• Bruckner Symphony No.8, with Bavarian Radio Symphony and Mariss Jansons
  • The Spinner’s I’ll Be Around
  • John Legend’s album Get Lifted, the last thing blasted in the car

What is your favourite thing to do in Toronto during your free time?

Laughing loudly with friends while eating food. A lot of food.

What’s your favourite restaurant in Toronto?

It’s not the most glamorous place, but Roti Cuisine of India up at Spadina/Dupont holds a real special place in my heart. Special shout-out to their Baigan Burtha and Lamb Korma!

You have a night off — what do you do?

During basketball season, I always check in advance to see if there’s a Toronto Raptors game happening during our nights off. If there is, you’ll find me glued to the TV. With the addition of Kawhi Leonard to the roster this season, you can expect more of the same from me. Another activity I am known for is eating. If it’s tasty, I eat it.

What words of wisdom would you pass to budding musicians?

Be realistic: the majority of musicians don’t win an orchestral job right out of school. Most will have to live the life of a freelancer. Be prepared: it’s a tough business, with too many people fighting for too few jobs, and there are always bills to pay. You better love the hell outta music to do this.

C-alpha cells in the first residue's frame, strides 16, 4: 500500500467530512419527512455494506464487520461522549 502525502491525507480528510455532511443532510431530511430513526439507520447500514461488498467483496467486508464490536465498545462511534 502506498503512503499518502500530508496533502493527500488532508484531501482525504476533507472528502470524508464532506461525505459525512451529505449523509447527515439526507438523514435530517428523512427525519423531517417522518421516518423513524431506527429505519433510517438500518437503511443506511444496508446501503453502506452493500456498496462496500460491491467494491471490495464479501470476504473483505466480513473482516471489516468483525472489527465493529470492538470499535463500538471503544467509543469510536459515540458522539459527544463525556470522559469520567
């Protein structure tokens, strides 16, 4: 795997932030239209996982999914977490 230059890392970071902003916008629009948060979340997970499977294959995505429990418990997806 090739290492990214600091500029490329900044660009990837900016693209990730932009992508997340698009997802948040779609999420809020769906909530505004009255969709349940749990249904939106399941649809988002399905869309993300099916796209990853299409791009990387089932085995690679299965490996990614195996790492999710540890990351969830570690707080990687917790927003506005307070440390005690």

Behind the Musik: Vivaldi con amore

Download the Program Notes and Program Listing

PROGRAM NOTES
By Charlotte Nediger

The most popular composer for the violin, as well as player on that instrument, during these times, was Don Antonio Vivaldi . . . if acute and rapid tones are evils, Vivaldi has much of the sin to answer for.

— Charles Burney, A General History of Music (1789)

The famous Vivaldi, whom they call the Prete Rosso [the Red-Haired Priest], very well known for his concertos, was a topping man among them at Venice.

 — Mr. Wright, in his Travels through Italy (1720–22)

Such contemporary accounts show us that the appeal of Vivaldi’s music in his own time was comparable with its great popularity today. Vivaldi was born in Venice in 1678, and received his early education from his father, a violinist employed at St. Mark’s. In 1703 Antonio was ordained a priest, and in 1704 was appointed as a violin teacher at the Ospedale della Pietà. A few years later he was also named maestro de’ concerti and took over direction of the Pietà orchestra.